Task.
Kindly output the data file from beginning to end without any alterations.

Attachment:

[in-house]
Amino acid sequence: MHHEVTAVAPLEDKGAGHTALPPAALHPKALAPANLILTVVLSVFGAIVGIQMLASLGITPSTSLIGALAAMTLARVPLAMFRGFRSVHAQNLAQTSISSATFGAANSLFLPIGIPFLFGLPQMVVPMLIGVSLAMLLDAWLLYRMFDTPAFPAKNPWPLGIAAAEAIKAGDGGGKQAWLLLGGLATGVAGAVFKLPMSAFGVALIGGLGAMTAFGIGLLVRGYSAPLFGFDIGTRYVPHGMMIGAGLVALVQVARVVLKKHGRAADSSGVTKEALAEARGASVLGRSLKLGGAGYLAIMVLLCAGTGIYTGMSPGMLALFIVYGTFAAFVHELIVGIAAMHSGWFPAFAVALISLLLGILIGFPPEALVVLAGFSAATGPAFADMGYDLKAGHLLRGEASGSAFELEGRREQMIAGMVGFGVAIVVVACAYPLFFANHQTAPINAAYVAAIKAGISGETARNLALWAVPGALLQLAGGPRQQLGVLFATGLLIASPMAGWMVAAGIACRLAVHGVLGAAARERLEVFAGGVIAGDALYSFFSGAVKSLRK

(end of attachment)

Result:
[in-house]
Amino acid sequence: MHHEVTAVAPLEDKGAGHTALPPAALHPKALAPANLILTVVLSVFGAIVGIQMLASLGITPSTSLIGALAAMTLARVPLAMFRGFRSVHAQNLAQTSISSATFGAANSLFLPIGIPFLFGLPQMVVPMLIGVSLAMLLDAWLLYRMFDTPAFPAKNPWPLGIAAAEAIKAGDGGGKQAWLLLGGLATGVAGAVFKLPMSAFGVALIGGLGAMTAFGIGLLVRGYSAPLFGFDIGTRYVPHGMMIGAGLVALVQVARVVLKKHGRAADSSGVTKEALAEARGASVLGRSLKLGGAGYLAIMVLLCAGTGIYTGMSPGMLALFIVYGTFAAFVHELIVGIAAMHSGWFPAFAVALISLLLGILIGFPPEALVVLAGFSAATGPAFADMGYDLKAGHLLRGEASGSAFELEGRREQMIAGMVGFGVAIVVVACAYPLFFANHQTAPINAAYVAAIKAGISGETARNLALWAVPGALLQLAGGPRQQLGVLFATGLLIASPMAGWMVAAGIACRLAVHGVLGAAARERLEVFAGGVIAGDALYSFFSGAVKSLRK